Confucian Shinto

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Razan Hayashi

Confucian Shinto is a Japanese religious tradition. It started in Japan during a time called the Edo period. This was from 1603 to 1868.[1] It mixes parts of Confucianism and Shinto. Confucianism is a Chinese way of thinking and acting. Shinto is the original religion of Japan.[2][3] Some people also call Confucian Shinto "Neo-Confucian Shinto". This is because it uses parts of Confucian teachings in Shinto beliefs and ways.[1] There are groups today linked with Confucian Shinto. These groups are Shinto Taiseikyo,[4][5] Shinto Shusei,[4][5] and Tsuchimikado Shinto.[6] Suika Shinto was a known school of Confucian Shinto but no longer exists, it was founded by Yamazaki Ansai.[7]

History[change | change source]

Confucian Shinto started in the 17th century. This is when Japanese people started to read Chinese Confucian books. They put Confucian ideas into their understanding of Shinto. A big name in this was Yamazaki Ansai. He lived from 1618 to 1682. He made a mix of Confucianism and Shinto. This mix focused on good behavior and respect for parents.[2]

A student of Ansai, Kaibara Ekken, further developed these ideas. Ekken lived from 1630 to 1714.[8] He wrote many important books on Confucian Shinto. One of these books is called the "Greater Learning for Women." Ekken's books stressed the need for education and becoming good. He said Confucian ethics should be part of daily life.[9]

In the 18th and 19th centuries, Confucian Shinto became more liked by the samurai class. They thought it helped them balance their duty to the emperor with their Confucian ideas. These ideas were about loyalty, honor, and being right.[2] Regular people also liked Confucian Shinto. They were drawn to its focus on family values and everyday ethics.[3] A thought by Wang Yangming was very important to Confucian Shinto. This thought was about the unity of knowledge and action.[2]

Influence and Legacy[change | change source]

Confucian Shinto had a significant impact on Japanese society during the Edo period and beyond. It helped to shape the moral values and social norms of the samurai class,[2] and played a role in the development of modern Japanese nationalism.[7]

Confucian Shinto also had an influence on the Meiji Restoration of 1868, which marked the end of the Edo period and the beginning of modern Japan. The leaders of the restoration sought to revive traditional Japanese values and culture, and saw Confucian Shinto as a way to do so. They promoted the idea of kokutai, or the "national essence", which was based on the Confucian notion of the ruler-subject relationship and the Shinto idea of the emperor as a divine being.[7] Fukko Shinto which was also quite significant developed in reaction to Confucian Shinto,[10] and it was the predecessor to State Shinto.[11]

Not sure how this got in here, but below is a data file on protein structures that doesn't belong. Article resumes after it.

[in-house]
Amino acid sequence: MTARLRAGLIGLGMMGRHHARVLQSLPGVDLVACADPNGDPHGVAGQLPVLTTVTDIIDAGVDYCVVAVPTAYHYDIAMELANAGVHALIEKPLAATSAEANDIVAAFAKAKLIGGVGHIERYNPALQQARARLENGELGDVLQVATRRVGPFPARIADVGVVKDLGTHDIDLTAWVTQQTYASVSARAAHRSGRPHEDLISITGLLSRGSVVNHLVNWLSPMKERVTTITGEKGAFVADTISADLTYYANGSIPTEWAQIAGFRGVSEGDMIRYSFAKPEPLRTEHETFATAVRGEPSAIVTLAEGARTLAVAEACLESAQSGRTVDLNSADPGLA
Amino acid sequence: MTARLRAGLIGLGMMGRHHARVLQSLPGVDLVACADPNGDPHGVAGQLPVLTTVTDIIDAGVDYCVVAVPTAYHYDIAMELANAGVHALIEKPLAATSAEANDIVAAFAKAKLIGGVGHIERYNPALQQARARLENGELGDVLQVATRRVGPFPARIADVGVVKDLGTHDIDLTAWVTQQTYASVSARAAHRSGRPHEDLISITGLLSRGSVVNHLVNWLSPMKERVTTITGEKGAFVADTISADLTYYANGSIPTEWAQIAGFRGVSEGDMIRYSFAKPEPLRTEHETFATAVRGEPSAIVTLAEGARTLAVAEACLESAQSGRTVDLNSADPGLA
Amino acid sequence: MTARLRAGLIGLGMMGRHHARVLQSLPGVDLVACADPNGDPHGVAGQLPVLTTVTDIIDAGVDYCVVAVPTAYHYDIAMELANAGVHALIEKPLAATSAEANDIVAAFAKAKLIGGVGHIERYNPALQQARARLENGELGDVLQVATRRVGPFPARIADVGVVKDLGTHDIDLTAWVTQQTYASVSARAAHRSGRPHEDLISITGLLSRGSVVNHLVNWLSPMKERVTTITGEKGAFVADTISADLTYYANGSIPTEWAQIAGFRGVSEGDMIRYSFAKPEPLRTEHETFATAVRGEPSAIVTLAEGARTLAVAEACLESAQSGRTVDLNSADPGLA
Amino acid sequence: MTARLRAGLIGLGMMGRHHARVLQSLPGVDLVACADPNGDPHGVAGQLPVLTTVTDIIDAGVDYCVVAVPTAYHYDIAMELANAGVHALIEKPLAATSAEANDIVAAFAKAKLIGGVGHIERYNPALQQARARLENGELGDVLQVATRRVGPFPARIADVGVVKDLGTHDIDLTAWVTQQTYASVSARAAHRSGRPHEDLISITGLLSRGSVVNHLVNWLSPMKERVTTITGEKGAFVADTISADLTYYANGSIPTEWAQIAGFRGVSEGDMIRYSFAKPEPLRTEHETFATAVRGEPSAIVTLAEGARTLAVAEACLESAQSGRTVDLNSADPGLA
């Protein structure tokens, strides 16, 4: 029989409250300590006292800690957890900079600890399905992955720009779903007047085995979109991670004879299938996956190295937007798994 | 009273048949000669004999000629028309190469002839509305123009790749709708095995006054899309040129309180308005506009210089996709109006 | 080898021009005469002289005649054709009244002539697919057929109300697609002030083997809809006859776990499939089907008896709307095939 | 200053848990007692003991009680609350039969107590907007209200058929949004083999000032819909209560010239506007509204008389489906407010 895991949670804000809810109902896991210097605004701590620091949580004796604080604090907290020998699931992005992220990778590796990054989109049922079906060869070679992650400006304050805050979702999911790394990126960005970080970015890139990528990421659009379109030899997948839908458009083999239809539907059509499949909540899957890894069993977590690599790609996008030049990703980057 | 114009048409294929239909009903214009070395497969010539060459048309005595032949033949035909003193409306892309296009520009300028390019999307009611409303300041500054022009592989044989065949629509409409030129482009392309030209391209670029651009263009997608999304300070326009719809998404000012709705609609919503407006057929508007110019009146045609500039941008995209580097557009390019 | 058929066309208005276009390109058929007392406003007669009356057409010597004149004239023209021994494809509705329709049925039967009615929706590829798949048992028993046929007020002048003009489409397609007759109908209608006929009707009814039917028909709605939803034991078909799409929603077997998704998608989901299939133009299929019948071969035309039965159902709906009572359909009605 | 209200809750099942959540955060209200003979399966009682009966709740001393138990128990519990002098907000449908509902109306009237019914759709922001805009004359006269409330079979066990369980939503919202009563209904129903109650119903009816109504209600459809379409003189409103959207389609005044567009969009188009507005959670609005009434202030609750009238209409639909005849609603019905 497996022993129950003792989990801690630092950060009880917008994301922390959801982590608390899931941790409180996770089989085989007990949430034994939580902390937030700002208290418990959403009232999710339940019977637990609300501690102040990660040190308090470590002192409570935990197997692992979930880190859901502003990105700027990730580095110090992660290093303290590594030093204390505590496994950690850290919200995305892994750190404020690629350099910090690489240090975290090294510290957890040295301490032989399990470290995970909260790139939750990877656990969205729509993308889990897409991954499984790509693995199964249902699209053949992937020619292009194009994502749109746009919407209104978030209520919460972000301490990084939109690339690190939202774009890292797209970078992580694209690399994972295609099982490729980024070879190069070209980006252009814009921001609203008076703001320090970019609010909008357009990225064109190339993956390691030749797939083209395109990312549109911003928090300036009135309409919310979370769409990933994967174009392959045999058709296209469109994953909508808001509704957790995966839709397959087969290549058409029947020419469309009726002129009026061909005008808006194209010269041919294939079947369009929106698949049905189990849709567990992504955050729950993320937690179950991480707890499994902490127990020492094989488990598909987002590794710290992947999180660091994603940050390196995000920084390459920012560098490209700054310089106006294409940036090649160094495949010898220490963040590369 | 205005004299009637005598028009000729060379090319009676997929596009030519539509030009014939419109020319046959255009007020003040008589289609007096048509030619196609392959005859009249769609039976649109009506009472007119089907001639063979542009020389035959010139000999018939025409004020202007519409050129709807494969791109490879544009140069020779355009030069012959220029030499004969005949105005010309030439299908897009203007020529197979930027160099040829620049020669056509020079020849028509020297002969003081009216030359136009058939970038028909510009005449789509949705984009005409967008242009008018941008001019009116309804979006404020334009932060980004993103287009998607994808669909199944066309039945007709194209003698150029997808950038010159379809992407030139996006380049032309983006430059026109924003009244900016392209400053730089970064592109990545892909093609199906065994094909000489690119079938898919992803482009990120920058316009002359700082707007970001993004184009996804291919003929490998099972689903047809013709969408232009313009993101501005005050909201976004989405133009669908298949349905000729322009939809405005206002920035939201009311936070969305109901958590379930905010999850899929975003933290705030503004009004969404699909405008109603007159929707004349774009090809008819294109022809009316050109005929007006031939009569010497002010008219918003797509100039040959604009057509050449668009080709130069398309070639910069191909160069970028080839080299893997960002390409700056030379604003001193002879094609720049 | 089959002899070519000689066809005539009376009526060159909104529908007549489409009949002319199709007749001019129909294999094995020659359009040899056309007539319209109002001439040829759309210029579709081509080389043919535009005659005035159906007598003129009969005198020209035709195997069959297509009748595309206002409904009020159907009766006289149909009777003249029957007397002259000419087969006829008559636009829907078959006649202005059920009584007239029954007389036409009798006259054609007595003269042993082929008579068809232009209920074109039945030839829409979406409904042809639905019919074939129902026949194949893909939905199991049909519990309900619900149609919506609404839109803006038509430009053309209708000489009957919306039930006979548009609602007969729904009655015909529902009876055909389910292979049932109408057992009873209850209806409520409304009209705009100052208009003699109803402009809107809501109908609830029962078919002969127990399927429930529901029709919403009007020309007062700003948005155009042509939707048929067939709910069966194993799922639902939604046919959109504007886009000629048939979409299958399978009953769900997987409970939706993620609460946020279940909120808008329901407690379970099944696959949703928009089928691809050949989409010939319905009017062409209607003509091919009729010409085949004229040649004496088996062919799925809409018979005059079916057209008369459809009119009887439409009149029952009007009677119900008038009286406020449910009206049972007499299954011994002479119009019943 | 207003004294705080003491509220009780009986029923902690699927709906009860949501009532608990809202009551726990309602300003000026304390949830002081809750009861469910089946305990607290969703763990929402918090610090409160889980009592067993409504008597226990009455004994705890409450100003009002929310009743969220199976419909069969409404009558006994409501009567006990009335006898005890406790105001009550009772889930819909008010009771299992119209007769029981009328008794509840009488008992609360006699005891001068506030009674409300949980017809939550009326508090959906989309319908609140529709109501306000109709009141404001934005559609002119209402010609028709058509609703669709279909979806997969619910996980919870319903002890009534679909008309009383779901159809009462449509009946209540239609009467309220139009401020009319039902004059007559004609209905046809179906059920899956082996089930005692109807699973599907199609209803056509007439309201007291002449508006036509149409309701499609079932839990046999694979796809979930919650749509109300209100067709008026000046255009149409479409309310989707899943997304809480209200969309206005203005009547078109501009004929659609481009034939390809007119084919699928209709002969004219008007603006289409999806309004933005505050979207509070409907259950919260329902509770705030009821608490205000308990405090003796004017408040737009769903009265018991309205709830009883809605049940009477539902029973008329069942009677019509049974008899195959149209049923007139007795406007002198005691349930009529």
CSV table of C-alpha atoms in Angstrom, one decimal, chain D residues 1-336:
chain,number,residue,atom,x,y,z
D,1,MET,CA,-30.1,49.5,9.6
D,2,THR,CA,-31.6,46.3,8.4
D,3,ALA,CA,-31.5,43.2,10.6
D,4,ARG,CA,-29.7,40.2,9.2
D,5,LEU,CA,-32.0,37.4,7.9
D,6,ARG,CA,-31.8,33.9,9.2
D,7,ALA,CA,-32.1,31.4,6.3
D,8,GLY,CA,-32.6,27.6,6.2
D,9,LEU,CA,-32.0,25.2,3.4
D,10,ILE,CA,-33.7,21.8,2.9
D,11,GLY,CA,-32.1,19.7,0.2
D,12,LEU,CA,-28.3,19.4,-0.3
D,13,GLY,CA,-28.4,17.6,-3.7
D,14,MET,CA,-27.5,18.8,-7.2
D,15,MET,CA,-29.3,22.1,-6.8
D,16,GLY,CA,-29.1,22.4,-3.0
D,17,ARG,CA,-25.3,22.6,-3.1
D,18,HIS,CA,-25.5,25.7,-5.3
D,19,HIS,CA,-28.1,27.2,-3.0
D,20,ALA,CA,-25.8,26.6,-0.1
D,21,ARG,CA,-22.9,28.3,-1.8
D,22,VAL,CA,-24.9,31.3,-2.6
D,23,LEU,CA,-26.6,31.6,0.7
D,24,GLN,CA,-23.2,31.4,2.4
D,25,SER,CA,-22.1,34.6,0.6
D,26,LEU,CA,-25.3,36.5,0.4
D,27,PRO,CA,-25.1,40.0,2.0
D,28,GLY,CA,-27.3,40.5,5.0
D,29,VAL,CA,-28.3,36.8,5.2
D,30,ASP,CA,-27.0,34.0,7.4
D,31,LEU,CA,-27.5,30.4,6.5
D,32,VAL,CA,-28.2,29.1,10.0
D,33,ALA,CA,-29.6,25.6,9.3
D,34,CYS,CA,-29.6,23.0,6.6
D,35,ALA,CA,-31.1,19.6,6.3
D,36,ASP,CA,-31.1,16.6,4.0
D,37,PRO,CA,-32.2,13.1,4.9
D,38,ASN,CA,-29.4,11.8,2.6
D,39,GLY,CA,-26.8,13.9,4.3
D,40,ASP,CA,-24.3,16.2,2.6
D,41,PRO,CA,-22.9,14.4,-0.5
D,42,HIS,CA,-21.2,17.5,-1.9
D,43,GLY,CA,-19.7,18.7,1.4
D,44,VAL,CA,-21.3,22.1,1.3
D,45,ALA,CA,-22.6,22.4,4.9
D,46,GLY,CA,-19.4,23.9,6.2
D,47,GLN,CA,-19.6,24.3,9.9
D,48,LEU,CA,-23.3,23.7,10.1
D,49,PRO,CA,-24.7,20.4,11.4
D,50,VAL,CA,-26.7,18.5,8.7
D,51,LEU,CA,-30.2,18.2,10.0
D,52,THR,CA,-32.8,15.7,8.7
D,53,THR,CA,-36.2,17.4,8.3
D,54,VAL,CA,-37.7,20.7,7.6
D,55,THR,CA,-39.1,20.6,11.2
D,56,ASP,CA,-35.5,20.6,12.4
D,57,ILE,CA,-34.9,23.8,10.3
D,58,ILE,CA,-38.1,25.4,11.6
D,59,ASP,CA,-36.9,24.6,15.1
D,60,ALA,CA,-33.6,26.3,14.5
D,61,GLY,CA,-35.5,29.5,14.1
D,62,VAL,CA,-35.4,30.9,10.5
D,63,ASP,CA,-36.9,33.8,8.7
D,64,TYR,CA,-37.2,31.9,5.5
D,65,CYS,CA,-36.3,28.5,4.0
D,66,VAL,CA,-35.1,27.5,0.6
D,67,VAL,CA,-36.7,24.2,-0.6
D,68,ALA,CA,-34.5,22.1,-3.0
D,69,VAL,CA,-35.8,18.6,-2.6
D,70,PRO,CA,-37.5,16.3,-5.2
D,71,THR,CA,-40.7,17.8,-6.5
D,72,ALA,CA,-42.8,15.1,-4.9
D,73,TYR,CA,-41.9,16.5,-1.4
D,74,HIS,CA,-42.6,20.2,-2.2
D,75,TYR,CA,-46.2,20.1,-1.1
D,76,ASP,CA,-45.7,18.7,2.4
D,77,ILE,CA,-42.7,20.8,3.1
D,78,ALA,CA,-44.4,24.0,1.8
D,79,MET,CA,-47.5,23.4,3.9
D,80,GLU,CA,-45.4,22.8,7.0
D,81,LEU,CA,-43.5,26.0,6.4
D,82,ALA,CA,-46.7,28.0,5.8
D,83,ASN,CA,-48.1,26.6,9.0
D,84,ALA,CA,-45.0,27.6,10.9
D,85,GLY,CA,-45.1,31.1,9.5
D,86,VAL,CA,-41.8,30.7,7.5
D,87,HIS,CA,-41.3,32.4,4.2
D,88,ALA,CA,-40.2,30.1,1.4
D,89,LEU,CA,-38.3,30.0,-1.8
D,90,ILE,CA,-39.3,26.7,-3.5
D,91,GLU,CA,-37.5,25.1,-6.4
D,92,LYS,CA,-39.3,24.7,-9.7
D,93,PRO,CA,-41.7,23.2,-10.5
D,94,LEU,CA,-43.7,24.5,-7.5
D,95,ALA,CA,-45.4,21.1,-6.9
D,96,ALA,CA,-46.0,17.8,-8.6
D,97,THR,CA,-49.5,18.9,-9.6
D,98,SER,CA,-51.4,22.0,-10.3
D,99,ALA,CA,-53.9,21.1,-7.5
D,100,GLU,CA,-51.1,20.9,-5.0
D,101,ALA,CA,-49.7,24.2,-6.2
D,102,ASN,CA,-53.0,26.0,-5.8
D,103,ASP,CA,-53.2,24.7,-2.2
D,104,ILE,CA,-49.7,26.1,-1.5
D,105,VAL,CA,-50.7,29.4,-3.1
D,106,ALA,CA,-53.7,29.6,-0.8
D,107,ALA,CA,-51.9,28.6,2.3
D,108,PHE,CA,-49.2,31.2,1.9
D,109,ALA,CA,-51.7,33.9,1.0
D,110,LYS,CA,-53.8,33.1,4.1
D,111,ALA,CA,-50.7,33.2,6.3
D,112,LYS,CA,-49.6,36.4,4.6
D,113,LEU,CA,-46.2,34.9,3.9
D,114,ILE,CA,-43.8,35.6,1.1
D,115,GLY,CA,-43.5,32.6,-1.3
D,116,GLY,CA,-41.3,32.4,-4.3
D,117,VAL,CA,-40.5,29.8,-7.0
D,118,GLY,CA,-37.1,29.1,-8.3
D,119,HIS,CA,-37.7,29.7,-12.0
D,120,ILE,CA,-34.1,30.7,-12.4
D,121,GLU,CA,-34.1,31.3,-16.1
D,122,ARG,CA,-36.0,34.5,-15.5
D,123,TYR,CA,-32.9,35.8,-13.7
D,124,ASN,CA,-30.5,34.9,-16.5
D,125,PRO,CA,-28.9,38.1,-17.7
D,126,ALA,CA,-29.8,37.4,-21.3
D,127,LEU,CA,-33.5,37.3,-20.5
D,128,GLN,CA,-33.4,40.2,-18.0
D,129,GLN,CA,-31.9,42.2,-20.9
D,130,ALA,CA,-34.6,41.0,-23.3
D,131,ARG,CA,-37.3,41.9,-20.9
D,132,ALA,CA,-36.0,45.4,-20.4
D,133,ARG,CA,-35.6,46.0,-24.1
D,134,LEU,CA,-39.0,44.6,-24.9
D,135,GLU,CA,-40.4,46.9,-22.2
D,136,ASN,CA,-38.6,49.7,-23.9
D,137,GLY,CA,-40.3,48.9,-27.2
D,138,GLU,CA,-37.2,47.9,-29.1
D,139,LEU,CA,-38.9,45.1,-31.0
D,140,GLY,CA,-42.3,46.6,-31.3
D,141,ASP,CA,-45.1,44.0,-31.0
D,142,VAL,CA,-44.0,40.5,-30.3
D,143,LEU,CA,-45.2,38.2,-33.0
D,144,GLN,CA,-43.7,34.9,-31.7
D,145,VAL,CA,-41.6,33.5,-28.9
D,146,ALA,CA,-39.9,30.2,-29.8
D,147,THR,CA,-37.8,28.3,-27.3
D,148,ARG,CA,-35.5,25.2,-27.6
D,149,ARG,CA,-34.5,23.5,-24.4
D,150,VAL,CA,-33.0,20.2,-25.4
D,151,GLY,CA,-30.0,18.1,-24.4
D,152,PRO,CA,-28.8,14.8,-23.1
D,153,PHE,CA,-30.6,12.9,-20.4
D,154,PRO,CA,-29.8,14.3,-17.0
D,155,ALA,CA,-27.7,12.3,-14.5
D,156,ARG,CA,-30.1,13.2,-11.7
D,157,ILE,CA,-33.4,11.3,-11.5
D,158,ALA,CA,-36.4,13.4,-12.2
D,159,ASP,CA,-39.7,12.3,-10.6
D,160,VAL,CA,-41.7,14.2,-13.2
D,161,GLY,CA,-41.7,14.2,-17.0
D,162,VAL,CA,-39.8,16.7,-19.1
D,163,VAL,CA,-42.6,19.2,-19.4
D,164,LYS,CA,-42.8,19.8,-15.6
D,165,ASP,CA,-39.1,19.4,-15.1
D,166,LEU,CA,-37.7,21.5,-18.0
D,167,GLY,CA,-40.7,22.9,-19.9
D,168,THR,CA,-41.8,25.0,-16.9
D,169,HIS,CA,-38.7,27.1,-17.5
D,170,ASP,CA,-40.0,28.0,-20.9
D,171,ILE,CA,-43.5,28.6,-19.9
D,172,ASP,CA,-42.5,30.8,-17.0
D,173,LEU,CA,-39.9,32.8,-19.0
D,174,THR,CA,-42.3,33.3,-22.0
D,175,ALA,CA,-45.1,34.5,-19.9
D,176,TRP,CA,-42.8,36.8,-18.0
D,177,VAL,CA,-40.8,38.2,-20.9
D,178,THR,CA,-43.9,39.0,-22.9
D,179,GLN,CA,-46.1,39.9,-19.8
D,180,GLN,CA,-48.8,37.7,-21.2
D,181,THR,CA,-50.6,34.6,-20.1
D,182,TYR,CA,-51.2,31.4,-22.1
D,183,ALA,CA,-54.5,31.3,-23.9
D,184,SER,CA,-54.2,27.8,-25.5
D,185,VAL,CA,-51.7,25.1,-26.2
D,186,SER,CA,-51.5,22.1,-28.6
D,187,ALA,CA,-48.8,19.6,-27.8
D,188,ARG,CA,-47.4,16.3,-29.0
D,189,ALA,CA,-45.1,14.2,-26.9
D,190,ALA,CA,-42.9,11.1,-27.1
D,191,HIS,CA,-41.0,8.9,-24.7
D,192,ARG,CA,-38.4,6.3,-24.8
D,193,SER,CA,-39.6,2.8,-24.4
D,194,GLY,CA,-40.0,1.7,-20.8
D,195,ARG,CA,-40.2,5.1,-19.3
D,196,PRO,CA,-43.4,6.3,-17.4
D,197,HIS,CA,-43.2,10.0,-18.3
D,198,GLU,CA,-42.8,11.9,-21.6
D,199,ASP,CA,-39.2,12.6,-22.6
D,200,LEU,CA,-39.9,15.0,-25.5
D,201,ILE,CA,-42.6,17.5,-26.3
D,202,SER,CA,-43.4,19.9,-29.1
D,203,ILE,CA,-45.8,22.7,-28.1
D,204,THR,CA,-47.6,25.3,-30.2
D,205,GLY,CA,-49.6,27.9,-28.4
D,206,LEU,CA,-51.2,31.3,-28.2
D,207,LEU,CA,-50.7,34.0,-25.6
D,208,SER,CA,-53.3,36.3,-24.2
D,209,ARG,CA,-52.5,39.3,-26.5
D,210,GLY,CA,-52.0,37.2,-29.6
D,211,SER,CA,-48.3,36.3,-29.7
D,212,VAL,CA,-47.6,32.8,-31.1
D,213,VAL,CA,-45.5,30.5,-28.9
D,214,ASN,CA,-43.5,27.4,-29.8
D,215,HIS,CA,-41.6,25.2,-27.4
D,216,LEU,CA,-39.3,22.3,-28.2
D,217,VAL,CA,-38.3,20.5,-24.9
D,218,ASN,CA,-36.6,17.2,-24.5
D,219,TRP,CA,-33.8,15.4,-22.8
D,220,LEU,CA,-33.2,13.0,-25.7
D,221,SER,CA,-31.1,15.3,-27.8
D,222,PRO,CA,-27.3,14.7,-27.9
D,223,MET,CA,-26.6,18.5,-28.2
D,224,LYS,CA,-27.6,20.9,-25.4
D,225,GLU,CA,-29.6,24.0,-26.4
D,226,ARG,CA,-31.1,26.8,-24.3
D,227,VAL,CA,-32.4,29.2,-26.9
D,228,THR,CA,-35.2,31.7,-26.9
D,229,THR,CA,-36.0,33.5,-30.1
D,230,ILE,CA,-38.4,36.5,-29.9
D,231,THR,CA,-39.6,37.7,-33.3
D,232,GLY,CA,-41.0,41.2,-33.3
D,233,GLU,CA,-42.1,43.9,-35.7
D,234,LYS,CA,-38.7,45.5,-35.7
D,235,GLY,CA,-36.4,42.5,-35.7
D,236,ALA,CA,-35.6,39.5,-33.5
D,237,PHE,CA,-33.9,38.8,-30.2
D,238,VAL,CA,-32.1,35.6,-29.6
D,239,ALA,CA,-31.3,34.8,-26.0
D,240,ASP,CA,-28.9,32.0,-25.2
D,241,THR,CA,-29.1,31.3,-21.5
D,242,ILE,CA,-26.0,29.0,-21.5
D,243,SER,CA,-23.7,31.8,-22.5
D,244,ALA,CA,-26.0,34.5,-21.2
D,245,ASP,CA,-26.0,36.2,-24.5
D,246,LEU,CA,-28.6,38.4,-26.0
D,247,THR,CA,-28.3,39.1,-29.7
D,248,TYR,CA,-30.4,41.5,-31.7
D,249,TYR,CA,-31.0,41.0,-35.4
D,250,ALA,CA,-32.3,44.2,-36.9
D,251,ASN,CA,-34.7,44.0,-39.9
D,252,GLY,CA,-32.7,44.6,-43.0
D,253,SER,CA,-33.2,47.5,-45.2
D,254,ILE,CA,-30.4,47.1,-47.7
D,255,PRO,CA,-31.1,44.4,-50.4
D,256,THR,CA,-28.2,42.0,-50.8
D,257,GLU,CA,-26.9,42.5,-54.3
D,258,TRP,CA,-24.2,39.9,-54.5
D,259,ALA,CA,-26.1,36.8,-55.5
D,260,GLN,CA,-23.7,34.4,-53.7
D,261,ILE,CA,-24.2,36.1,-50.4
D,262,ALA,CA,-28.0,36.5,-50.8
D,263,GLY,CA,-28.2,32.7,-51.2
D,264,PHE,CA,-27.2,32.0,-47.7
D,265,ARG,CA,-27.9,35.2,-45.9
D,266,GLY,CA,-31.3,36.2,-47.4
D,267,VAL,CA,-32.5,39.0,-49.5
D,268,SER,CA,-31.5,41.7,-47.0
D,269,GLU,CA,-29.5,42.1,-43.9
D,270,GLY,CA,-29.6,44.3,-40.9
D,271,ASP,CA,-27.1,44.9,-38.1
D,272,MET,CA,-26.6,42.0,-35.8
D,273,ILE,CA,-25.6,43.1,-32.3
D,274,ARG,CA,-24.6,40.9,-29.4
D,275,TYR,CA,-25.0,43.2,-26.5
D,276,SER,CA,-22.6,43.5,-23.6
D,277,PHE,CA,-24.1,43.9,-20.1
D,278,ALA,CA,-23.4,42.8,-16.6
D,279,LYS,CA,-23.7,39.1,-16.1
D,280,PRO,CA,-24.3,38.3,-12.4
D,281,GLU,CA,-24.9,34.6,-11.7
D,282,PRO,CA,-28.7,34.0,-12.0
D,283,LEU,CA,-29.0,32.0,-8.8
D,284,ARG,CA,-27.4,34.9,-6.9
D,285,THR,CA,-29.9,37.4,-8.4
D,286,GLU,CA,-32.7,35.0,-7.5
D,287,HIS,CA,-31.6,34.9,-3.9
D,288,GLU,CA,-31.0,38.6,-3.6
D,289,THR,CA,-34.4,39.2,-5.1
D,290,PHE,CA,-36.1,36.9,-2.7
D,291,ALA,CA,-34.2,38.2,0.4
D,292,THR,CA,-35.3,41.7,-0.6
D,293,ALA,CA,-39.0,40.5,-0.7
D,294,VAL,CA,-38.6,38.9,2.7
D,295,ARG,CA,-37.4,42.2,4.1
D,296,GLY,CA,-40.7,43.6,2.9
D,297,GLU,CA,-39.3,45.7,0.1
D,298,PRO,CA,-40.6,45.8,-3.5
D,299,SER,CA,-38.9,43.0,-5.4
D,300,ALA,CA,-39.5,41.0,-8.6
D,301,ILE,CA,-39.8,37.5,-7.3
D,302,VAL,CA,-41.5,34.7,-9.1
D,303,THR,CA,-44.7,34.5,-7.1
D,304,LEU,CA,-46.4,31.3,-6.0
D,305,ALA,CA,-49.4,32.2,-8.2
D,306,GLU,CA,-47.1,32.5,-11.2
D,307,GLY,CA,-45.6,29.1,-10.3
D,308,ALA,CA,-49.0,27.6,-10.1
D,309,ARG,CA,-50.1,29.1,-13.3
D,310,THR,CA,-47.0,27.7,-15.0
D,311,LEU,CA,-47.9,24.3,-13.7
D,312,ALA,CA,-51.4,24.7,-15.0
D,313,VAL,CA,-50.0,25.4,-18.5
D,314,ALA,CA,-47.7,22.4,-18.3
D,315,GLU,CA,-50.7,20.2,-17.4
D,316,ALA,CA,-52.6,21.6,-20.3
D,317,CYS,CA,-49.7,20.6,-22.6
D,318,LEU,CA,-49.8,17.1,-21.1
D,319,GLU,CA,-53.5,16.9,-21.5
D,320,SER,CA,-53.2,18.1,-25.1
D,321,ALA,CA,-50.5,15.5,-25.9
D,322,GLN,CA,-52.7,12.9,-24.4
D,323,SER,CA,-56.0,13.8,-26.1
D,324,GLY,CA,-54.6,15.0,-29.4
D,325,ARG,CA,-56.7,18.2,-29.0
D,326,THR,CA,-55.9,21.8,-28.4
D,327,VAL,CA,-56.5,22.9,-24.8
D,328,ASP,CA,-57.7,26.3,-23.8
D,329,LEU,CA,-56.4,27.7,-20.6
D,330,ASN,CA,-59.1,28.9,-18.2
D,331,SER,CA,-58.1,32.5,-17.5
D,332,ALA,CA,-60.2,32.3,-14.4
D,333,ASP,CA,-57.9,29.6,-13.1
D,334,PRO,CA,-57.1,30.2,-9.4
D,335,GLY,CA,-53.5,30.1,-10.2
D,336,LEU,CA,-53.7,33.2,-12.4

Modern groups[change | change source]

In Sect Shinto, Shinto Taiseikyo and Shinto Shusei are groups with Confucian influence.[12] Tsuchimikado Shinto also carries on this legacy.[6] But it is not a member of the Sect Shinto association.

References[change | change source]

  1. 1.0 1.1 Kun-chiang, Chang (2018-10-02). "Neo-Confucian Shinto Thought in Early Tokugawa Zhu Xi Studies: Comparing the Work of Hayashi Razan and Yamazaki Ansai". Contemporary Chinese Thought. 49 (3–4): 219–240. doi:10.1080/10971467.2018.1654823. ISSN 1097-1467.
  2. 2.0 2.1 2.2 2.3 2.4 "Perspectives toward Understanding the Concept of Kami". Retrieved 2023-03-06.
  3. 3.0 3.1 "Encyclopedia of Shinto詳細". 國學院大學デジタルミュージアム (in Japanese). Retrieved 2023-03-10.
  4. 4.0 4.1 "The Forms of Shinto". Caroline Myss. Retrieved 2023-03-06.
  5. 5.0 5.1 "Kyōha Shintō | Japanese religion | Britannica". Retrieved 2023-03-06.
  6. 6.0 6.1 "Encyclopedia of Shinto詳細". 國學院大學デジタルミュージアム (in Japanese). Retrieved 2023-03-10.
  7. 7.0 7.1 7.2 "Japan - Shintō and kokugaku | Britannica". Retrieved 2023-03-07.
  8. Josephson, Jason Ā. (2012). The Invention of Religion in Japan. Chicago: University of Chicago Press. pp. 115–6. ISBN 9780226412351.
  9. "Kaibara Ekken |". Retrieved 2023-03-07.
  10. 全国歴史教育研究協議会. 日本史B用語集―A併記 (改訂版 ed.). 山川出版社. ISBN 9784634013025.
  11. 日本史用語研究会. 必携日本史用語 (四訂版 ed.). 実教出版. ISBN 9784407316599.
  12. "Kyōha Shintō | Japanese religion". Encyclopedia Britannica. Retrieved 2023-03-06.